“I pray not only for them, but also for those who will believe in me through their word, so that they may all be one, as you, Father, are in me and I in you, that they also may be in us, that the world may believe that you sent me.” John 17:20-21
In this Year of Faith the Holy Father has returned to one of the main purposes for which the Second Vatican Ecumenical Council was convoked, “To reconstitute that visible unity of all Christians which corresponds to the will of the divine Redeemer.” (Humanae Salutis, Pope John XXIII)
Pope Benedict reminded us this week that Christian “unity is a gift from God, and may come to us only from the Father through the Son, because the Church is His Church.” At the same time, the Holy Father emphasized that we must “dedicate all our forces” to bring about “visible unity between divided Christians.”
In an address to the Pontifical Council for Promoting Christian Unity, the Holy Father spoke of the opportunities and the challenges of ecumenism. “It is a good journey together towards this objective,” the Pope noted, but the challenge is that those on the journey “do not stop along the way, accepting the various contradictions between them as normal or the best they can hope to achieve.”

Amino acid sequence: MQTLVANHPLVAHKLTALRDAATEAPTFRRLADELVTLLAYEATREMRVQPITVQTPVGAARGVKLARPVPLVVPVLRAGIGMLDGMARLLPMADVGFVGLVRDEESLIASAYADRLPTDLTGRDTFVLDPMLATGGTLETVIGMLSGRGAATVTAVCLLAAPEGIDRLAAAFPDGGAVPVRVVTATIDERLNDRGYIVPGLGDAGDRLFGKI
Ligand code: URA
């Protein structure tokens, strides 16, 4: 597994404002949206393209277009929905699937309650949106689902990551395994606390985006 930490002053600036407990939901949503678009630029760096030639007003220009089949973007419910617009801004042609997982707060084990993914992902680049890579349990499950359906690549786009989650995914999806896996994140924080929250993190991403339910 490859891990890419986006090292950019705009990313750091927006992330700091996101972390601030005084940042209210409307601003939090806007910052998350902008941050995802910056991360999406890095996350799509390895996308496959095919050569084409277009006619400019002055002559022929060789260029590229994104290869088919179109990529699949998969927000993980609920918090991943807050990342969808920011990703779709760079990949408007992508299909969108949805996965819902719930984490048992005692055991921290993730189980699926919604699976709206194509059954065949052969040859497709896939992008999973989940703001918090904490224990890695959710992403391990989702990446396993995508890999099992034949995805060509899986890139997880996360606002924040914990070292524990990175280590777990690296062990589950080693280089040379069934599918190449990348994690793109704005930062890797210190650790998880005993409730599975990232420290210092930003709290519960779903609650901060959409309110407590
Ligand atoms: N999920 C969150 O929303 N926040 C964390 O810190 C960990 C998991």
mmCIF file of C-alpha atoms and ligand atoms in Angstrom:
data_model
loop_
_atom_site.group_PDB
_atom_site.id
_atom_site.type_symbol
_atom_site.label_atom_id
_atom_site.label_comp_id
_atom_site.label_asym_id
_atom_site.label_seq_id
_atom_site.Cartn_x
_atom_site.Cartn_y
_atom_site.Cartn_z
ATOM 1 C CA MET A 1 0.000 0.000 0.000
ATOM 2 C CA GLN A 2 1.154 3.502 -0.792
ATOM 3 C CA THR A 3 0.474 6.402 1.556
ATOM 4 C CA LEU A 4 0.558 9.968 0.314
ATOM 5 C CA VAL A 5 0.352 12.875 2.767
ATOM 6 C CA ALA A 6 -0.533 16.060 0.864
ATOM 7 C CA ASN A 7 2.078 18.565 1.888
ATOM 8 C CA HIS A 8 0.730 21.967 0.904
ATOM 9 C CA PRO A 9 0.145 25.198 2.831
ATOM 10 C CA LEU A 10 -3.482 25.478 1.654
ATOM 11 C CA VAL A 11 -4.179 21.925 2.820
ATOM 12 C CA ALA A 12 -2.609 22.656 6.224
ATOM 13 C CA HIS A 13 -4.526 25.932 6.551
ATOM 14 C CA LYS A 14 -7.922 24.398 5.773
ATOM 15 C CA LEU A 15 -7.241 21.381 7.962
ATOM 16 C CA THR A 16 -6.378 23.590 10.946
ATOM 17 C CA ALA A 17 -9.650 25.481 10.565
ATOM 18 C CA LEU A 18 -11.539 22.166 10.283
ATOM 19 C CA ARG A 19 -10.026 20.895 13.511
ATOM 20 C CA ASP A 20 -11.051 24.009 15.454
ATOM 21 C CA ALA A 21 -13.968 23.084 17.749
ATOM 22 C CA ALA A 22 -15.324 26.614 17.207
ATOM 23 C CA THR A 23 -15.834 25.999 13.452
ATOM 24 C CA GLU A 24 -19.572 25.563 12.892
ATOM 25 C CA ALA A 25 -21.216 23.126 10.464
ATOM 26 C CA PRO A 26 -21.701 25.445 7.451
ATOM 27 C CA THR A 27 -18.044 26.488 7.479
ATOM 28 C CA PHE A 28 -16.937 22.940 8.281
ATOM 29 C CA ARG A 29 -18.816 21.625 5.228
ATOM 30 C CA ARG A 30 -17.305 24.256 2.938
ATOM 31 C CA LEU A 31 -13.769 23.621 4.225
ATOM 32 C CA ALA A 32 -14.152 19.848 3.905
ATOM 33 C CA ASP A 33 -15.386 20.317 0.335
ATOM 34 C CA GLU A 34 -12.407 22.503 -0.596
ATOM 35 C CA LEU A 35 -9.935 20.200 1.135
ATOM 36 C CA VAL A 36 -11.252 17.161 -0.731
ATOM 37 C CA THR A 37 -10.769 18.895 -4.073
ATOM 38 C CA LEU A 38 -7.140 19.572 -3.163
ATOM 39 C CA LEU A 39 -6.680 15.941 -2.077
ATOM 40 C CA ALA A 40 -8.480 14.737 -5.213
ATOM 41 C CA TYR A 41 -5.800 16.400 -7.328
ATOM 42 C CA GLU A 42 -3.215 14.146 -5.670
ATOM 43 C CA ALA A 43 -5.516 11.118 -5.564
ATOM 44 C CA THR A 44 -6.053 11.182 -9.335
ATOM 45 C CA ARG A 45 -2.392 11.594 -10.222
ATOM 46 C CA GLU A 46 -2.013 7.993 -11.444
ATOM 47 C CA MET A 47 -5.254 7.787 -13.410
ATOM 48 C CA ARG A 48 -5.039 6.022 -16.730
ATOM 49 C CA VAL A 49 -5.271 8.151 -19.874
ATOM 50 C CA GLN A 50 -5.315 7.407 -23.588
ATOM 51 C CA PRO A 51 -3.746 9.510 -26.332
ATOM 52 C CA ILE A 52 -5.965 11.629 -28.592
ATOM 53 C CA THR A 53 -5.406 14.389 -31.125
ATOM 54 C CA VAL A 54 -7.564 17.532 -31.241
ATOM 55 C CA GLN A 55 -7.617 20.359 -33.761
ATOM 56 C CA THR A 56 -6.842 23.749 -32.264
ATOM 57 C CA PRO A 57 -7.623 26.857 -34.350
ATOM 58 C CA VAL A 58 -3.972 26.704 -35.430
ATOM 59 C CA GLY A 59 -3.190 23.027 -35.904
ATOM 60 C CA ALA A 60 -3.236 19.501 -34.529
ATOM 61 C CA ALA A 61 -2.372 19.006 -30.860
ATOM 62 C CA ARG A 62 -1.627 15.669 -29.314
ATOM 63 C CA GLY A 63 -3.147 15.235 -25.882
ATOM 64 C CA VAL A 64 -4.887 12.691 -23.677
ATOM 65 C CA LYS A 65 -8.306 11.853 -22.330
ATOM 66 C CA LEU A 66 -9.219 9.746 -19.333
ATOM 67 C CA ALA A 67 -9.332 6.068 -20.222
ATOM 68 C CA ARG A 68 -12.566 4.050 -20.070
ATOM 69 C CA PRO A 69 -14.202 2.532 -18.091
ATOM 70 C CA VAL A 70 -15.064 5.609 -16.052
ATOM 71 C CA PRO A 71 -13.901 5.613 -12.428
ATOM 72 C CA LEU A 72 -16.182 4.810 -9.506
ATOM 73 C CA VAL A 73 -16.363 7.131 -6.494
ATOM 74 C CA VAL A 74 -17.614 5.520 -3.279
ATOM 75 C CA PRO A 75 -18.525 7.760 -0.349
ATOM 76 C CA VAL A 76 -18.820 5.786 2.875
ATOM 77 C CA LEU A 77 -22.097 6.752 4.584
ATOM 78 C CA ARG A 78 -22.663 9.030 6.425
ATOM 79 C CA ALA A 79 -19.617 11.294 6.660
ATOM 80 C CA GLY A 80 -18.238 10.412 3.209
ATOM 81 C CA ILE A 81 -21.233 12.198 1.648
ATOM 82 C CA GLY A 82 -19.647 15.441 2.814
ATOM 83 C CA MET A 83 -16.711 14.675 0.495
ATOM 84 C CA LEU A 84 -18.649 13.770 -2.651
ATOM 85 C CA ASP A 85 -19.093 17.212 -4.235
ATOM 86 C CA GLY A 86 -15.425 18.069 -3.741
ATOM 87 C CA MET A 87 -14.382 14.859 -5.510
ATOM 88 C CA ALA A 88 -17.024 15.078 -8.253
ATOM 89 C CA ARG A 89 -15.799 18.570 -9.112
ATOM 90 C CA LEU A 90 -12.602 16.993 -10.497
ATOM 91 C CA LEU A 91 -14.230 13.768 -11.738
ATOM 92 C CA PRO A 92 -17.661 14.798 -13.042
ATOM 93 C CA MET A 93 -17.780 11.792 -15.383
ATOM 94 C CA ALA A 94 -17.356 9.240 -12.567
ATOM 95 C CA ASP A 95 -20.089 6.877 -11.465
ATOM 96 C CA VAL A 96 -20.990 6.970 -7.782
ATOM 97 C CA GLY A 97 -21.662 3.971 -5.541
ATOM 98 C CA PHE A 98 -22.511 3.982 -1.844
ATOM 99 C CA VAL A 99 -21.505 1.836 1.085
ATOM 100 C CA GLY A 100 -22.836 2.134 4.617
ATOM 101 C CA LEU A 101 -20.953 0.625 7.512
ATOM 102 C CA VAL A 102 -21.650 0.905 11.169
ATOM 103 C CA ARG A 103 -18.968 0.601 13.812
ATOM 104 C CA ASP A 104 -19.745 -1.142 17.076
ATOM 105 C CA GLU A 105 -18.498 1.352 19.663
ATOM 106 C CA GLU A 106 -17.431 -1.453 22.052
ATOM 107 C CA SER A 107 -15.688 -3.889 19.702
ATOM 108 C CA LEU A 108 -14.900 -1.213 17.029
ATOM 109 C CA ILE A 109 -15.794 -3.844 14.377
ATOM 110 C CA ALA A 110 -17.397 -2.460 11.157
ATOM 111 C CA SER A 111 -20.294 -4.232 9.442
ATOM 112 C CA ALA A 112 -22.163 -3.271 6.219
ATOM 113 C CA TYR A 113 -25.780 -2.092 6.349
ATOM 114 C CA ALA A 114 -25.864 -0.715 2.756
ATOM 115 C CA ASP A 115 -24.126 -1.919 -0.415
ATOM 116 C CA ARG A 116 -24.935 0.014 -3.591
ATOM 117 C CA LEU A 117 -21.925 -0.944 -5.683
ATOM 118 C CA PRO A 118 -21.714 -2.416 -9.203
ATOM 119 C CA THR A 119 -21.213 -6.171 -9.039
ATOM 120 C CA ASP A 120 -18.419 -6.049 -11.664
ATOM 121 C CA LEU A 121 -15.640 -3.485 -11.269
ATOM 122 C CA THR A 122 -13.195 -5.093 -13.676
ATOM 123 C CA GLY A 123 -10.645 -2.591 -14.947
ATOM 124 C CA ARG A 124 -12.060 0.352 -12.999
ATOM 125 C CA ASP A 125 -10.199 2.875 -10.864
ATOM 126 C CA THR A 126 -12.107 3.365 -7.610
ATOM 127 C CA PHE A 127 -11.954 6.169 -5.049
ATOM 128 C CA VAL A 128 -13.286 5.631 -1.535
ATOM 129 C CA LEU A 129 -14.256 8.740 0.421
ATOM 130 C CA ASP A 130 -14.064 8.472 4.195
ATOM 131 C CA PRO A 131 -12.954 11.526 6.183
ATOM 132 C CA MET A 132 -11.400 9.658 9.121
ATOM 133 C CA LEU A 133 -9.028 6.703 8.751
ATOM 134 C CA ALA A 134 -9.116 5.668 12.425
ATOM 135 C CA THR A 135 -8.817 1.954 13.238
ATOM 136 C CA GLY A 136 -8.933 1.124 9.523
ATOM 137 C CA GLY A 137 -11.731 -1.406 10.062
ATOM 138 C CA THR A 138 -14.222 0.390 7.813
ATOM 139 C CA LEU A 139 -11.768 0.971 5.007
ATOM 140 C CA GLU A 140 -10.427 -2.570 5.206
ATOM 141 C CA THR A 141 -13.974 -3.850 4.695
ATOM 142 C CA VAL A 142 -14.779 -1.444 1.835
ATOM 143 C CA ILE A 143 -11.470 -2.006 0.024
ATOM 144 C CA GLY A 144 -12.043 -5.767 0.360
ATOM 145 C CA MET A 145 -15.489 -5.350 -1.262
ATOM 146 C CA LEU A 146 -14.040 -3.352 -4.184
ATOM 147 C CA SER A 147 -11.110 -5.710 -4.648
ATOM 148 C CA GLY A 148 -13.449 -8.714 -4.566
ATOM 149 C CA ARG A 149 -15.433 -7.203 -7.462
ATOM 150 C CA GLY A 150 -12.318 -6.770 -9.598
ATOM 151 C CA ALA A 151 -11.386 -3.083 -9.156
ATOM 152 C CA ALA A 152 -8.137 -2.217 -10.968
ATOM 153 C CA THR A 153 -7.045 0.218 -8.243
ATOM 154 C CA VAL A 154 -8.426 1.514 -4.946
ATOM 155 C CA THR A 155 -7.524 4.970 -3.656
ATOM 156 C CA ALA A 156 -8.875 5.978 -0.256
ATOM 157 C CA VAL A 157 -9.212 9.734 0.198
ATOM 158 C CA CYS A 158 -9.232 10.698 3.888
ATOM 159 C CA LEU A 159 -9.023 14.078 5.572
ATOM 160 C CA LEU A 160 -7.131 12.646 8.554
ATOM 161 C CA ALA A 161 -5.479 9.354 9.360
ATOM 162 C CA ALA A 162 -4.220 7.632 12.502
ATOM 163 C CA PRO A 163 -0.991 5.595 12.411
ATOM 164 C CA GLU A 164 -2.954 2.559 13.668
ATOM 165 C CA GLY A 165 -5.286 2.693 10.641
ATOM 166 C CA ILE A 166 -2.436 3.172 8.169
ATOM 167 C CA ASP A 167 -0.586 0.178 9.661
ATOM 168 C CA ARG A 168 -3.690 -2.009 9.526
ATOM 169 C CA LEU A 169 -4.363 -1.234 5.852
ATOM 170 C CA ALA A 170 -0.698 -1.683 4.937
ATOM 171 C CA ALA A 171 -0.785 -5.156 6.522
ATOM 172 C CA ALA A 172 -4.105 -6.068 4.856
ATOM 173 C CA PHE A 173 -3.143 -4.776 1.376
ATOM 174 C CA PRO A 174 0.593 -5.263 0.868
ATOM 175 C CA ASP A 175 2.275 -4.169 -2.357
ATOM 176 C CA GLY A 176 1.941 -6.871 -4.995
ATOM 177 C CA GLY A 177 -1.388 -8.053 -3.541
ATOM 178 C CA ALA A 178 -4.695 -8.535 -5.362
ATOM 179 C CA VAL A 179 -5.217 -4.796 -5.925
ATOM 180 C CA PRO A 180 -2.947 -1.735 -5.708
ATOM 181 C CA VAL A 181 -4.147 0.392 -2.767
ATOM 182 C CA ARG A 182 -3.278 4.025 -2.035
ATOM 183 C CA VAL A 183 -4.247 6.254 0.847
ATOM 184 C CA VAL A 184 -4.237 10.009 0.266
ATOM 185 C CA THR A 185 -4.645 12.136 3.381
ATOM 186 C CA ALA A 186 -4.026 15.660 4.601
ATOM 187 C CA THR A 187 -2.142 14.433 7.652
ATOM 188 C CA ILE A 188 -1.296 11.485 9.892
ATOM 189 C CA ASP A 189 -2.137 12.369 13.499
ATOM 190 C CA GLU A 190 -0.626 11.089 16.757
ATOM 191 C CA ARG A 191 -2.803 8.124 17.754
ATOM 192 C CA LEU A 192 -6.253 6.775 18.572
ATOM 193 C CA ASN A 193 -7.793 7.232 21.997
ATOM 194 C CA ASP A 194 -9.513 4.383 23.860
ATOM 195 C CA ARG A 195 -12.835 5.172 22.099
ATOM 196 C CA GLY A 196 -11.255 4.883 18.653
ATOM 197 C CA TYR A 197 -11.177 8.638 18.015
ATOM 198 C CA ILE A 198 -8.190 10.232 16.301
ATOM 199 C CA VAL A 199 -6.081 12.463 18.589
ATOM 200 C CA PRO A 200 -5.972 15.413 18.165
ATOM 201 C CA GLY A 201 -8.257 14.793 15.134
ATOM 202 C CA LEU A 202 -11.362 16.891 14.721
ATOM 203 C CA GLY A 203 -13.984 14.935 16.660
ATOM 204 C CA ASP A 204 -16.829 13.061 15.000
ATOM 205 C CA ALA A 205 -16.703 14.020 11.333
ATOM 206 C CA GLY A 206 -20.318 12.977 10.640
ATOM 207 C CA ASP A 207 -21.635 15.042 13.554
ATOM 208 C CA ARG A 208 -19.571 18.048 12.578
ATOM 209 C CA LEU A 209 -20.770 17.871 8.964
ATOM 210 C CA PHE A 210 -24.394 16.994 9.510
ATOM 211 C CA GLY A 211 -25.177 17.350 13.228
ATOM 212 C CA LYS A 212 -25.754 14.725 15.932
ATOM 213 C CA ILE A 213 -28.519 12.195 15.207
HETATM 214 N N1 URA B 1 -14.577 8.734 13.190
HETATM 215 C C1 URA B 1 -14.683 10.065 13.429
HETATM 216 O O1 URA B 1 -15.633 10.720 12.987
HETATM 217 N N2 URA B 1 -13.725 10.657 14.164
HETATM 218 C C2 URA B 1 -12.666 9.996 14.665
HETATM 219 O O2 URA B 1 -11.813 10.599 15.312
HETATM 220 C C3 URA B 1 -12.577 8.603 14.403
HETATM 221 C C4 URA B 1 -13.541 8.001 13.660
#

“We believers in Christ,” the Pope added, “are called upon to return to the essential, to the heart of our faith, to bear witness to the living God before the world,” continuing that “we must not forget what it is that unites us: our faith in God the Father and Creator revealed in His Son Jesus Christ, effusing the Spirit which revives and sanctifies.”
Addressing the importance of the theological dialogues and conversations that are taking place between the Catholic Church and other churches and ecclesial communities, Pope Benedict observed that “even when we cannot discern the possibility of re-establishing full communion in the near future, such dialogue facilitates our awareness” of both the obstacles and the richness of the experience of spiritual and theological reflection.
The Pontifical Council for Promoting Christian Unity, to whom the Pope’s remarks were addressed, is itself a fruit of the Second Vatican Council. One of Pope John’s first acts in preparing for the Council was to establish the Secretariat for Christian Unity, predecessor to the Pontifical Council, the first office of the Church to deal with relations with other churches and communities.
Calling for “patience, humility and abandonment to the will of the Lord,” the Holy Father concluded that both ecumenism and the new evangelization require the “sincere desire to follow Christ, and to fully adhere to the will of the Father.”
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